A group of 20 women and men who have experienced mental health problems shared their experiences after a road walk to commemorate the 2019 World Mental Health Day as part of efforts to tackle stigmatization.
The mental health champions, as they were called, said they are now advocates of mental health to help people tackle the problem through their experiences.
They spoke at a programme organized by the Karu General Hospital’s Behavioural Medicine Unit in conjunction with Gede Foundation with support from a UK-based NGO, Time to Change Global, at the weekend.
They spoke about their experiences of mental health problems such as depression and bipolar, and challenged myths surrounding the issue of mental health problem while also helping people change the way they think about the disease.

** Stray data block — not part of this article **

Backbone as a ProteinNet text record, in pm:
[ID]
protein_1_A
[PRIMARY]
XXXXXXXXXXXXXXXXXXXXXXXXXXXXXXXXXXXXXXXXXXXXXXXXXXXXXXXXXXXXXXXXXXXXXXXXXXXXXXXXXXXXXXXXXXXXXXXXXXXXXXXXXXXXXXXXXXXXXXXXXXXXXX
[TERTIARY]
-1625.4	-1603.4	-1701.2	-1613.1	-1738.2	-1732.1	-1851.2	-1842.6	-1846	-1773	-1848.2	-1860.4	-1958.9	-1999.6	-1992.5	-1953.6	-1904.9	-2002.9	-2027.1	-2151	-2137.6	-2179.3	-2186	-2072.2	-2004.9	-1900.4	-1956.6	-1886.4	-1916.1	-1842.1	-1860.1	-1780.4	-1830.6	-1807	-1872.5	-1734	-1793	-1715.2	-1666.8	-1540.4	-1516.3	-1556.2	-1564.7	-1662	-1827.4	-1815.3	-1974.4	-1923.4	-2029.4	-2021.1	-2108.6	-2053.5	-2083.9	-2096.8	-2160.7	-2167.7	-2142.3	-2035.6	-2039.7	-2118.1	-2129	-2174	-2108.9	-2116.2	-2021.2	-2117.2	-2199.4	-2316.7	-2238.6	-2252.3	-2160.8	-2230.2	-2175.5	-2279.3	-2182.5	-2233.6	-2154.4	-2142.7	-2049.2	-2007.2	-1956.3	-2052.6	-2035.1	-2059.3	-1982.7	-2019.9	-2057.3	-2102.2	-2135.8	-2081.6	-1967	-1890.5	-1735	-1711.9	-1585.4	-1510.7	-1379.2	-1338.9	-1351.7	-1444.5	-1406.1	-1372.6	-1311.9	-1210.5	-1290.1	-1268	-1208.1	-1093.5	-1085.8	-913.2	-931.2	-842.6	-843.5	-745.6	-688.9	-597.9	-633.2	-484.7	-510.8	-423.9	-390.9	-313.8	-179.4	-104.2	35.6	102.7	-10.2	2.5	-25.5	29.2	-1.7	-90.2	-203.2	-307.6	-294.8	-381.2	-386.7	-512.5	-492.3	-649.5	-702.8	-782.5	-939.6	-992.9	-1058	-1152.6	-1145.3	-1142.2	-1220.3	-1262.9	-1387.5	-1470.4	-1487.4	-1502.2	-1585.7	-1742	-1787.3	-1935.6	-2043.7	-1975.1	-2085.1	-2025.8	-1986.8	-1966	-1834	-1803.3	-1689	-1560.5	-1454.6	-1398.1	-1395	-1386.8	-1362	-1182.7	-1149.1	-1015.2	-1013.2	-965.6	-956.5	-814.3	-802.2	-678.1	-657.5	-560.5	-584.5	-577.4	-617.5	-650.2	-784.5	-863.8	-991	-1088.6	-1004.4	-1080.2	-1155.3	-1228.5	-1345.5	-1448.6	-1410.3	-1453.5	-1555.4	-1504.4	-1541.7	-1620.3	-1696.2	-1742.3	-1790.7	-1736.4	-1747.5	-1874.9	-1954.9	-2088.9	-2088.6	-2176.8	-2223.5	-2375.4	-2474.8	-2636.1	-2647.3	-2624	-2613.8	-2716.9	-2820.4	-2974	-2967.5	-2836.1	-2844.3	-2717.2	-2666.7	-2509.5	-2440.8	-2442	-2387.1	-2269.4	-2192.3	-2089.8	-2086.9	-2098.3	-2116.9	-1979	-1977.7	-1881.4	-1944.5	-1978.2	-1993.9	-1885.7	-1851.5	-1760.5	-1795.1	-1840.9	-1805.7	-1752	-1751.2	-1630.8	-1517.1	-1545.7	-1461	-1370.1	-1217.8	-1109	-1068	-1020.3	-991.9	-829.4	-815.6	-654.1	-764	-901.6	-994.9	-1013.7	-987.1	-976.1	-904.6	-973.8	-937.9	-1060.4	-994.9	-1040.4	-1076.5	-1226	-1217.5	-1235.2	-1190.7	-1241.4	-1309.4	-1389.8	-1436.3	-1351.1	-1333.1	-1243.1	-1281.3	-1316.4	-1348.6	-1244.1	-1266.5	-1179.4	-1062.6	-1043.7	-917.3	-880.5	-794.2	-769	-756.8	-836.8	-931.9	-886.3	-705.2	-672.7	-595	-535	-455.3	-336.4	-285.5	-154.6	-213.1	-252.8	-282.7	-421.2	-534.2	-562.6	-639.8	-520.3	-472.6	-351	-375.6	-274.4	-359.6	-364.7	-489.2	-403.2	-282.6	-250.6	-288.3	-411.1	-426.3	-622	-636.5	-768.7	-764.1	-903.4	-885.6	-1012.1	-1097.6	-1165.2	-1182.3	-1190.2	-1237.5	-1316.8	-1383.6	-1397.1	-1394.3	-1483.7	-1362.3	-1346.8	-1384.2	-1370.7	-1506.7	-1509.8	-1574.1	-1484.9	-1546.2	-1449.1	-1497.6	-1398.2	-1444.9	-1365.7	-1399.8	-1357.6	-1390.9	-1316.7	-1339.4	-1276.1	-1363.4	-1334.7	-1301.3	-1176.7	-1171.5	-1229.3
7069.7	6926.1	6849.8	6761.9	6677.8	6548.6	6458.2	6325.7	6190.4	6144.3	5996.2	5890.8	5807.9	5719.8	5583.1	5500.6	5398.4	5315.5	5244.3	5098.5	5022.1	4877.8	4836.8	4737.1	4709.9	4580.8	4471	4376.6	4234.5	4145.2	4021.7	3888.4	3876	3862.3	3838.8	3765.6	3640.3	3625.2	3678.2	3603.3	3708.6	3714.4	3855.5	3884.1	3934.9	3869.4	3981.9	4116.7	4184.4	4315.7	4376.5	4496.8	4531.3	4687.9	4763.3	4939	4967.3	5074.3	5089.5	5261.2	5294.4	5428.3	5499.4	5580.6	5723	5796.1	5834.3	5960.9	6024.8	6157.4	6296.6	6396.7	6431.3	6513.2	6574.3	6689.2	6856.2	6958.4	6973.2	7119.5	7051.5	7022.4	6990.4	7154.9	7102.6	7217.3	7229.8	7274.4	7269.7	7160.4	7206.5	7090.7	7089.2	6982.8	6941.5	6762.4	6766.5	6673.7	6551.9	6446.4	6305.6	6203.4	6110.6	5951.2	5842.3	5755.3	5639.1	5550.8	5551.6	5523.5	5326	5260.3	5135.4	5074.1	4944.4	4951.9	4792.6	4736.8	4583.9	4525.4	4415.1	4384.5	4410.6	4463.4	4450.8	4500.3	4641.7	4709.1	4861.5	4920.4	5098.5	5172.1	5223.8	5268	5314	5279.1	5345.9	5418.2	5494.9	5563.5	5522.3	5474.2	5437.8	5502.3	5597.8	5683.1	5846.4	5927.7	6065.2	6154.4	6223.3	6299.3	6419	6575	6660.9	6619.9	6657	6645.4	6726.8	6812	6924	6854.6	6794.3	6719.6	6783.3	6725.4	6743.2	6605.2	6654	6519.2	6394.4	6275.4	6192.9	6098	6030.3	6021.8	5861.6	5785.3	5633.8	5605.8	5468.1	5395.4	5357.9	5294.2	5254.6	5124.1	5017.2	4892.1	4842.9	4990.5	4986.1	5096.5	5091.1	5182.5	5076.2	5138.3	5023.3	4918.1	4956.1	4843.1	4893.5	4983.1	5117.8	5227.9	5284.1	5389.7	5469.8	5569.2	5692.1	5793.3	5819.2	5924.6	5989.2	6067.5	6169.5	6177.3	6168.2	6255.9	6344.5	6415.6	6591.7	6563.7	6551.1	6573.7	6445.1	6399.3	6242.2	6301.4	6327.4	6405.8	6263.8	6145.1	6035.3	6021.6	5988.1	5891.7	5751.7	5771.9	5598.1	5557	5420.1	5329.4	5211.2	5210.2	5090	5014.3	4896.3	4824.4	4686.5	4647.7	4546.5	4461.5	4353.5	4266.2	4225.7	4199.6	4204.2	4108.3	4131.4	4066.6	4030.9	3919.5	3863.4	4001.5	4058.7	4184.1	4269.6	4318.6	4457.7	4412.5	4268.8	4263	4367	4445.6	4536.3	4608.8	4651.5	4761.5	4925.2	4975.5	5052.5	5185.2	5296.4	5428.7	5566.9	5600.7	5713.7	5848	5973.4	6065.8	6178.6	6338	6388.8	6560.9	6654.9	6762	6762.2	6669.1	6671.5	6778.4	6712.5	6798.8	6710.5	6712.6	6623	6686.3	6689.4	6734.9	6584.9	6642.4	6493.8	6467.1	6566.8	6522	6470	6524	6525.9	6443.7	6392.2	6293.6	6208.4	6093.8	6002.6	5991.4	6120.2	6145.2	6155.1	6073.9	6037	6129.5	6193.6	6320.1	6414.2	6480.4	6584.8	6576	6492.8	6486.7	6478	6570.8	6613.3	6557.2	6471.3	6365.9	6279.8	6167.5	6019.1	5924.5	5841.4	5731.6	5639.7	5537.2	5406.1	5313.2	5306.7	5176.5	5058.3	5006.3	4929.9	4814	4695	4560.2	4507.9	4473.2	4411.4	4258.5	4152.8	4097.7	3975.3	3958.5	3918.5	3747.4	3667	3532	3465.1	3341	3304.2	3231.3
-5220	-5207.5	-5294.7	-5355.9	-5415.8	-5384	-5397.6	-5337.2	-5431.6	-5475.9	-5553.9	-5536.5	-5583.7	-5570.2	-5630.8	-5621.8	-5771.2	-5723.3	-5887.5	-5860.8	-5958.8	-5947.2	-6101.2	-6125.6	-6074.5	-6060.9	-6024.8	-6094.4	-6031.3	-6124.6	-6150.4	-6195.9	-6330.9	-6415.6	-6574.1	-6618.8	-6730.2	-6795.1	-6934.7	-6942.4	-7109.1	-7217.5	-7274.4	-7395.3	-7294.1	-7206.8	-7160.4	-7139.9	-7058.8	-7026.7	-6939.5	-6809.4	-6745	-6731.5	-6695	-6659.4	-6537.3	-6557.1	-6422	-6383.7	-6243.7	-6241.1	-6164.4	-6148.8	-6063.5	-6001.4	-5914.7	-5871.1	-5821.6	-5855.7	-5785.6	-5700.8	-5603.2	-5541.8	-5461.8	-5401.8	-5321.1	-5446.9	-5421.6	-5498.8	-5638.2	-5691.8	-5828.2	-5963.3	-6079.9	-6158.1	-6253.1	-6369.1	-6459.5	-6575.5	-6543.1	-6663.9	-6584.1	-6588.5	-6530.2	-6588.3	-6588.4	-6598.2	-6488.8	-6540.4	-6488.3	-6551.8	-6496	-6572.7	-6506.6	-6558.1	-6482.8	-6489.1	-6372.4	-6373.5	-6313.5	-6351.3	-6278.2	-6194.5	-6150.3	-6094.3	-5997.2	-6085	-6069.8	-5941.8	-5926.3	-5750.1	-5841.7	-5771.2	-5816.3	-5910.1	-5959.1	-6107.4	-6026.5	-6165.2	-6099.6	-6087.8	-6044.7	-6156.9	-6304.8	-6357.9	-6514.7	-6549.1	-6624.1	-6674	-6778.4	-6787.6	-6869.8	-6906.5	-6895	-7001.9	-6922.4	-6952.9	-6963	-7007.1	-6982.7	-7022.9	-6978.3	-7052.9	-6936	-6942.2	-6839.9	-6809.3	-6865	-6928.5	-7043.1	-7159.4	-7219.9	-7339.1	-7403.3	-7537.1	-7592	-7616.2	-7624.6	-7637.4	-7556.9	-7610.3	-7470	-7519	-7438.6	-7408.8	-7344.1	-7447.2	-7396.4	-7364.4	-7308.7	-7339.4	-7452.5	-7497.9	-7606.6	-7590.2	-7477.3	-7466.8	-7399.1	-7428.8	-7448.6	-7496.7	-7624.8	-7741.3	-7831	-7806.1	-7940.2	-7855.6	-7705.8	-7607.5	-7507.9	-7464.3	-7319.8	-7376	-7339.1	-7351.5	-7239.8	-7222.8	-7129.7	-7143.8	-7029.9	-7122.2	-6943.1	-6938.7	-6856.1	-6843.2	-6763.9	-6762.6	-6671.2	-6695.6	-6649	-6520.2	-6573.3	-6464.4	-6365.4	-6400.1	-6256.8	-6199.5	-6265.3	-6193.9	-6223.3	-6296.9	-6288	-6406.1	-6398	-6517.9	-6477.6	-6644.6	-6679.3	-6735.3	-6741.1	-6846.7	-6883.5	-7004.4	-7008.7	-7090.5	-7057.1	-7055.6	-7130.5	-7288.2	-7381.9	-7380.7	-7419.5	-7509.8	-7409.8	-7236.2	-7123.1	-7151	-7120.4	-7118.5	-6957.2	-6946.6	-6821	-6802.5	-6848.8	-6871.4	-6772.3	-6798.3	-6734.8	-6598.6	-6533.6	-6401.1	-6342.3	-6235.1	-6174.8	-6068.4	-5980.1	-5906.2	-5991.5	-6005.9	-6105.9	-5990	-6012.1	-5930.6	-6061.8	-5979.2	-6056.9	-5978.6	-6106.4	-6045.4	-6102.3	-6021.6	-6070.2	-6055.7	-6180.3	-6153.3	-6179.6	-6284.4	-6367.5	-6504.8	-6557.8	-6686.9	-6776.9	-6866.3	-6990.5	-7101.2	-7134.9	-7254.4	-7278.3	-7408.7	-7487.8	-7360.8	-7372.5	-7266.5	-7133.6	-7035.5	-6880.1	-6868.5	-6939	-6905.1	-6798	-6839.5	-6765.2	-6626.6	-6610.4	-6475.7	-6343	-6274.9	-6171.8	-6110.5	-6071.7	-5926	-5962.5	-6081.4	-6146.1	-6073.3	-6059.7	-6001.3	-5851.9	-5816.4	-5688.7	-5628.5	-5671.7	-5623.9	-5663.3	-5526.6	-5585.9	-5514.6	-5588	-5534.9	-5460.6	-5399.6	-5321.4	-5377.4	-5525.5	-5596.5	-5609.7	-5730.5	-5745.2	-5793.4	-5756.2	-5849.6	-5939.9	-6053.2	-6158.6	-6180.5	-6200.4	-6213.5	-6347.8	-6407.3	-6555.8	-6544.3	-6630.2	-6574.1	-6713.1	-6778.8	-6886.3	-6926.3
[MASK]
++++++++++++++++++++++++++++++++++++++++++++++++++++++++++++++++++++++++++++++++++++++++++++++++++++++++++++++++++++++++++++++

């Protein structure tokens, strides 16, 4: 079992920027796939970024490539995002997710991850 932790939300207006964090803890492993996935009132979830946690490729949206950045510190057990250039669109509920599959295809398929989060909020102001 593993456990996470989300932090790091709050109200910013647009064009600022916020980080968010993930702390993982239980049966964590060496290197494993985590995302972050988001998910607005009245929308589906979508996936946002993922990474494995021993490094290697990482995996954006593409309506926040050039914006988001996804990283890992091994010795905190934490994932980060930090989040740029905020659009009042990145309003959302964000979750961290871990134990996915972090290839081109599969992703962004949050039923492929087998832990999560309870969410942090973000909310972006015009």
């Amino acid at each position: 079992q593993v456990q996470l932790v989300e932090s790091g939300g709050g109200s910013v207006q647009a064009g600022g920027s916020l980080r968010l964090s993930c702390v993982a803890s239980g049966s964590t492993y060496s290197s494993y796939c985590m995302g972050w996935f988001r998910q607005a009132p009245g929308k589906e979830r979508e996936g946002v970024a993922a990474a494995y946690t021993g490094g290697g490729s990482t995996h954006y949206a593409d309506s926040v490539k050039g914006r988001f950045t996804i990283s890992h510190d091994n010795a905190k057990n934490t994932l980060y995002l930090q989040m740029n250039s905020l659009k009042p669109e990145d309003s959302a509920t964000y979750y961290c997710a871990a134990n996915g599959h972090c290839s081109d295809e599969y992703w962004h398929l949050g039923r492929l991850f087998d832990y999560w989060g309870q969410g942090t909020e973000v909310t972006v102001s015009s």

The Medical Director, Karu General Hospital, Dr Marcus Mamman, said, this year’s theme focuses on suicide prevention to help create awareness so that people will know the causes and how to handle it.
He said suicide often happens as a result of depression, stressing that recently it has gone up and there is the need to look into how to tackle it.
“But with the awareness we have started, it will help people to know that mental health issue is real and there are things that may likely cause people to have suicidal thoughts. We need to educate the people because it can happen to anybody no matter your status and class,” he said.
Dr Mamman said although the issue of stigmatisation is still prevalent, the awareness is to make people know that mental health problem is just like any other ailment and it is not an infectious diseases.